There are other examples of why these things need close-in processing. Intelligent thermostats that control the ecosystem in your home should be programmable and operate autonomously, unless there is some anomaly that requires intervention. Voice controlled light switches should be able to process on/off commands locally at the switch and not need to send audio into the cloud. Drones should be able to act autonomously if you lose control, by including a geolocation system (GPS) and other sensors to make autonomous operation possible. Medical or sports monitors should be able to process information at the source of the sensors and provide alerts and react to anomalous readings at the local level. And virtually all systems require onboard security and privacy mechanisms to avoid data breaches or tampering. There are many such examples of the benefits of making IoT devices smarter.

The examples above imply that each "thing" has the equivalent of an edge processor embedded into the device. With the cost of intelligent controller chips dropping into the few-dollar range due to massive scale in the mobile phone market, this is indeed possible. Mobile chip companies (for example Qualcomm, ARM) have put many of the subsystems we commonly see in smartphones (e.g., CPU, GPU, DSP, image processing, audio processors, wireless) into devices targeted specifically at IoT applications.

Granted the variety of devices to be deployed will require various levels of processing, from limited to high end. But with such a variety of edge processing capabilities, IoT devices can include many higher level functions that move them from dumb sensors to intelligent, programmable, and task-specific analyzers and action enablers, and often without dramatically increasing the device cost.

What does this mean for the future of IoT? I expect that most successful IoT devices will be intelligent and task specific devices that include some level of edge processing within the device itself. There may still be need for an additional stage (or multiple stages) of edge processing before ultimately going into the cloud, as many complex operations (e.g., assembly line controls, plant engineering, advanced robotics) will require more processing power than is available in the multi-purpose chips within the IoT device, or needed for data aggregation of multiple IoT devices.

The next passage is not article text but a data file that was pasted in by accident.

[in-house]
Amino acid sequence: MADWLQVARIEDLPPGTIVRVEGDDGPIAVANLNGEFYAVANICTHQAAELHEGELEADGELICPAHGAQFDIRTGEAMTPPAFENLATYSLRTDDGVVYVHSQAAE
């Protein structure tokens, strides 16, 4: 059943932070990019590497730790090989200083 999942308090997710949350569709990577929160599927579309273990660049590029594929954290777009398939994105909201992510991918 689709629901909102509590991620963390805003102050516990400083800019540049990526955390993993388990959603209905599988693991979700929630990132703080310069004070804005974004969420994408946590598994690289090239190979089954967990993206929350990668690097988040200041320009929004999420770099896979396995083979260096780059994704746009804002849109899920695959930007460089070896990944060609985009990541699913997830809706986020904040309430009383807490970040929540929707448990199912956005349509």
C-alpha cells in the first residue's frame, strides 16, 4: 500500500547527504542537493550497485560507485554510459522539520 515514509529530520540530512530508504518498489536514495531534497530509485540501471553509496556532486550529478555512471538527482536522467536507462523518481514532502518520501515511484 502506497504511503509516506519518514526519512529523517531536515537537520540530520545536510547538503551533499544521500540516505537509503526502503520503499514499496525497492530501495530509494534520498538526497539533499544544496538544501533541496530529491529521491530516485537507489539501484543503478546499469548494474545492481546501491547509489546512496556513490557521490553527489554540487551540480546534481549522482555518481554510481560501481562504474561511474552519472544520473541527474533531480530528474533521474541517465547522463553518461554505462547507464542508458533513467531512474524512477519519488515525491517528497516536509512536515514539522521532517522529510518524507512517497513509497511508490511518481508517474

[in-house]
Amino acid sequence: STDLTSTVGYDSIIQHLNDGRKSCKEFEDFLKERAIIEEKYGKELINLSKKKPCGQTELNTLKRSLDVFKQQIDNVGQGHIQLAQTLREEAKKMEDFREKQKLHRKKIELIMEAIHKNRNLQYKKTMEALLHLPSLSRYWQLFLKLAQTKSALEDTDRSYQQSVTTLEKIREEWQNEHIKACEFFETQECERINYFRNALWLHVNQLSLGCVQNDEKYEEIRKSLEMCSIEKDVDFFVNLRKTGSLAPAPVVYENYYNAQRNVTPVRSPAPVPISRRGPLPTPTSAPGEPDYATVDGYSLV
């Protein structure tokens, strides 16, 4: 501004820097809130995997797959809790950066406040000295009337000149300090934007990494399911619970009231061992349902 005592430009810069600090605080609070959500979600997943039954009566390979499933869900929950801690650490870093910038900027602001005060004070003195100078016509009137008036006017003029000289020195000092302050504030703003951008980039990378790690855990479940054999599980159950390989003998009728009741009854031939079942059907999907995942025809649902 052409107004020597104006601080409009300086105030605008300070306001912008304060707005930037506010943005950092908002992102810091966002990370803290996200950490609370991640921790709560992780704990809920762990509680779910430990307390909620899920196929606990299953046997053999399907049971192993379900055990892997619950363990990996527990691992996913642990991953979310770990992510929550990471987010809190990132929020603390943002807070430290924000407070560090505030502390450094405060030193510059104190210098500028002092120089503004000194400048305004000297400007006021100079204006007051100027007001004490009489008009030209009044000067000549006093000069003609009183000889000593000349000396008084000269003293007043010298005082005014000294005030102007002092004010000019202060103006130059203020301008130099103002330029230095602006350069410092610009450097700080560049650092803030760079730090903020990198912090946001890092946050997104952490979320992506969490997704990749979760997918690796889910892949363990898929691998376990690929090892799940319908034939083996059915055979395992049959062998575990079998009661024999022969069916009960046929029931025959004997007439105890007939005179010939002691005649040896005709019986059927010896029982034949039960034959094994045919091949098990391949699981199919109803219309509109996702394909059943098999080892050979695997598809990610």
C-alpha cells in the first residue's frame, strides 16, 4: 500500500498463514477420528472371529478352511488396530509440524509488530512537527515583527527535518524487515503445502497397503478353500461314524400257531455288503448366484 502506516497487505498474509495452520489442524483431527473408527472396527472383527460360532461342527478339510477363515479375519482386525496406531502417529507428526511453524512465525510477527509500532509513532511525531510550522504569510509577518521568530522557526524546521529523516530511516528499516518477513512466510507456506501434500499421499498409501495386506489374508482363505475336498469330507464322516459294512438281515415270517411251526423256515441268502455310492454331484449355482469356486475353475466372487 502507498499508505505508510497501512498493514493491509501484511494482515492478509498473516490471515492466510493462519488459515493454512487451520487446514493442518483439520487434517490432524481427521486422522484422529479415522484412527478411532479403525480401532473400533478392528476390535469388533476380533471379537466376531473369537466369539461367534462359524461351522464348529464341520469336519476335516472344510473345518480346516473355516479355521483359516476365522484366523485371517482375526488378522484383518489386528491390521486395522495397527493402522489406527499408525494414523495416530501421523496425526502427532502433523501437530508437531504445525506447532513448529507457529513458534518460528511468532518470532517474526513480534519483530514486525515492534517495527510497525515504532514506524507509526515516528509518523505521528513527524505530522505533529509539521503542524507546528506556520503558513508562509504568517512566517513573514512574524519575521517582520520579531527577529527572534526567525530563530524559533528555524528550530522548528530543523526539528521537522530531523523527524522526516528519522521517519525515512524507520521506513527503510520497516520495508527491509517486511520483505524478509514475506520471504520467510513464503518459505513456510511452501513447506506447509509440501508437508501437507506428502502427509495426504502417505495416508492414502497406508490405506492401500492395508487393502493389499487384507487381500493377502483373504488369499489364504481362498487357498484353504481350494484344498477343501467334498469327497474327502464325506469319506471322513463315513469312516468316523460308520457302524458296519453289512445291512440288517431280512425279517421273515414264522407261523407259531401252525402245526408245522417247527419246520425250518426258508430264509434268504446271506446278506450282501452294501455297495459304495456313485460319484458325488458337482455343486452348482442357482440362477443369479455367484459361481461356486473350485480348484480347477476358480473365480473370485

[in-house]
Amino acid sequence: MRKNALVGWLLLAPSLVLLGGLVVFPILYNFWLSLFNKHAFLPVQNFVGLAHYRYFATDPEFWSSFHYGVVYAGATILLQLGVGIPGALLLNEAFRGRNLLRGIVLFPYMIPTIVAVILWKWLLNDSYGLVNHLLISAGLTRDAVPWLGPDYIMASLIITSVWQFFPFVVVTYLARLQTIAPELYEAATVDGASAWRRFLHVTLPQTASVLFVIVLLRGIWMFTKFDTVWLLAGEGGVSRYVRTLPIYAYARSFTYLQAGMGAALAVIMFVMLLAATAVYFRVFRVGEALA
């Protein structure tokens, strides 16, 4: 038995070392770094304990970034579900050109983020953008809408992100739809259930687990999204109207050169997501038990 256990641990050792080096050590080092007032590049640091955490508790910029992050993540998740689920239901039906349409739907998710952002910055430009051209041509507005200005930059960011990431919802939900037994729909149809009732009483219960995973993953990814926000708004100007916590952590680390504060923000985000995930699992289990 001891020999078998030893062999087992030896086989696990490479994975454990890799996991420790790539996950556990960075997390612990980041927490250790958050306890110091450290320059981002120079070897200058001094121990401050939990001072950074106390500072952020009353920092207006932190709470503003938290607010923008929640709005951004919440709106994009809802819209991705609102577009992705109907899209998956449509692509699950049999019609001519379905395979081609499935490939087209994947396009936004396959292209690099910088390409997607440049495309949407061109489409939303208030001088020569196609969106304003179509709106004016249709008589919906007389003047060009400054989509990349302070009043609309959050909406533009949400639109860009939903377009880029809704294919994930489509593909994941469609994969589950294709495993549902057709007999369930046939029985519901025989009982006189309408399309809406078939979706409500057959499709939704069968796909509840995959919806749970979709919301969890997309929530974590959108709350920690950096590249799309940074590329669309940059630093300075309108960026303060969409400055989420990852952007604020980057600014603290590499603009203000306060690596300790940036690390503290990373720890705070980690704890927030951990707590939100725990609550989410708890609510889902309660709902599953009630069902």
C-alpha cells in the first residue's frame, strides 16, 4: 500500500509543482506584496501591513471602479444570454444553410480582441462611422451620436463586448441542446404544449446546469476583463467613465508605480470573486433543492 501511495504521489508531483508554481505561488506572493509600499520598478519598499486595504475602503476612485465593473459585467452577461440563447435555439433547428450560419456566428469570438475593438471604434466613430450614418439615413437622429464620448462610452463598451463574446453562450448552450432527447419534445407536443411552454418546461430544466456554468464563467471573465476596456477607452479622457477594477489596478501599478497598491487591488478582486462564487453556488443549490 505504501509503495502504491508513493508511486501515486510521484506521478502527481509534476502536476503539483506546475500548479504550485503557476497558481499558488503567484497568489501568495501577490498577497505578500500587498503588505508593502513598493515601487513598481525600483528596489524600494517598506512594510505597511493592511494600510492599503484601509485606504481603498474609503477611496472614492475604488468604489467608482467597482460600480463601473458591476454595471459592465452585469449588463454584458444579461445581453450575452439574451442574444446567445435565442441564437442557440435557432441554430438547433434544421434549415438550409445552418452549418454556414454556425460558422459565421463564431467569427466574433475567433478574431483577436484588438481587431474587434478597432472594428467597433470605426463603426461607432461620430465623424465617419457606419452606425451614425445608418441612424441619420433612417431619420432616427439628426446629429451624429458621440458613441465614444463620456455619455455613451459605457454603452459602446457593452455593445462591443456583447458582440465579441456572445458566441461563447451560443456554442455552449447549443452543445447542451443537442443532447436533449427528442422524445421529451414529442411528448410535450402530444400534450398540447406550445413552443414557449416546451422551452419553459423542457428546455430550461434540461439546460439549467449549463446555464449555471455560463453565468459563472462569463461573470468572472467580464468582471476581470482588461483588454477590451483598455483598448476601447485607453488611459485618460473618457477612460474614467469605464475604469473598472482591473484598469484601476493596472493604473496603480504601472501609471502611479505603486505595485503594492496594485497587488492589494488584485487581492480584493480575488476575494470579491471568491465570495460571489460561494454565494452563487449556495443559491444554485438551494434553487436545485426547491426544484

But with the cost of an intelligent controller adding only a few dollars to the cost of an IoT device, and given the benefits in reducing data transmission and cloud–based resource requirements, its highly likely that most IoT devices will have intelligence built in through the use of edge computing, rather than simply utilizing a dumb controller with no inherent signal processing capability.

If you’re about to acquire (or design) an IoT device, you should make edge processing an important decision criteria if you want your device to maximize its potential.

This article is published as part of the IDG Contributor Network. Want to Join?

To express your thoughts on Computerworld content, visit Computerworld's Facebook page, LinkedIn page and Twitter stream.
Windows 10 annoyances and solutions
Shop Tech Products at Amazon
Notice to our Readers
We're now using social media to take your comments and feedback. Learn more about this here.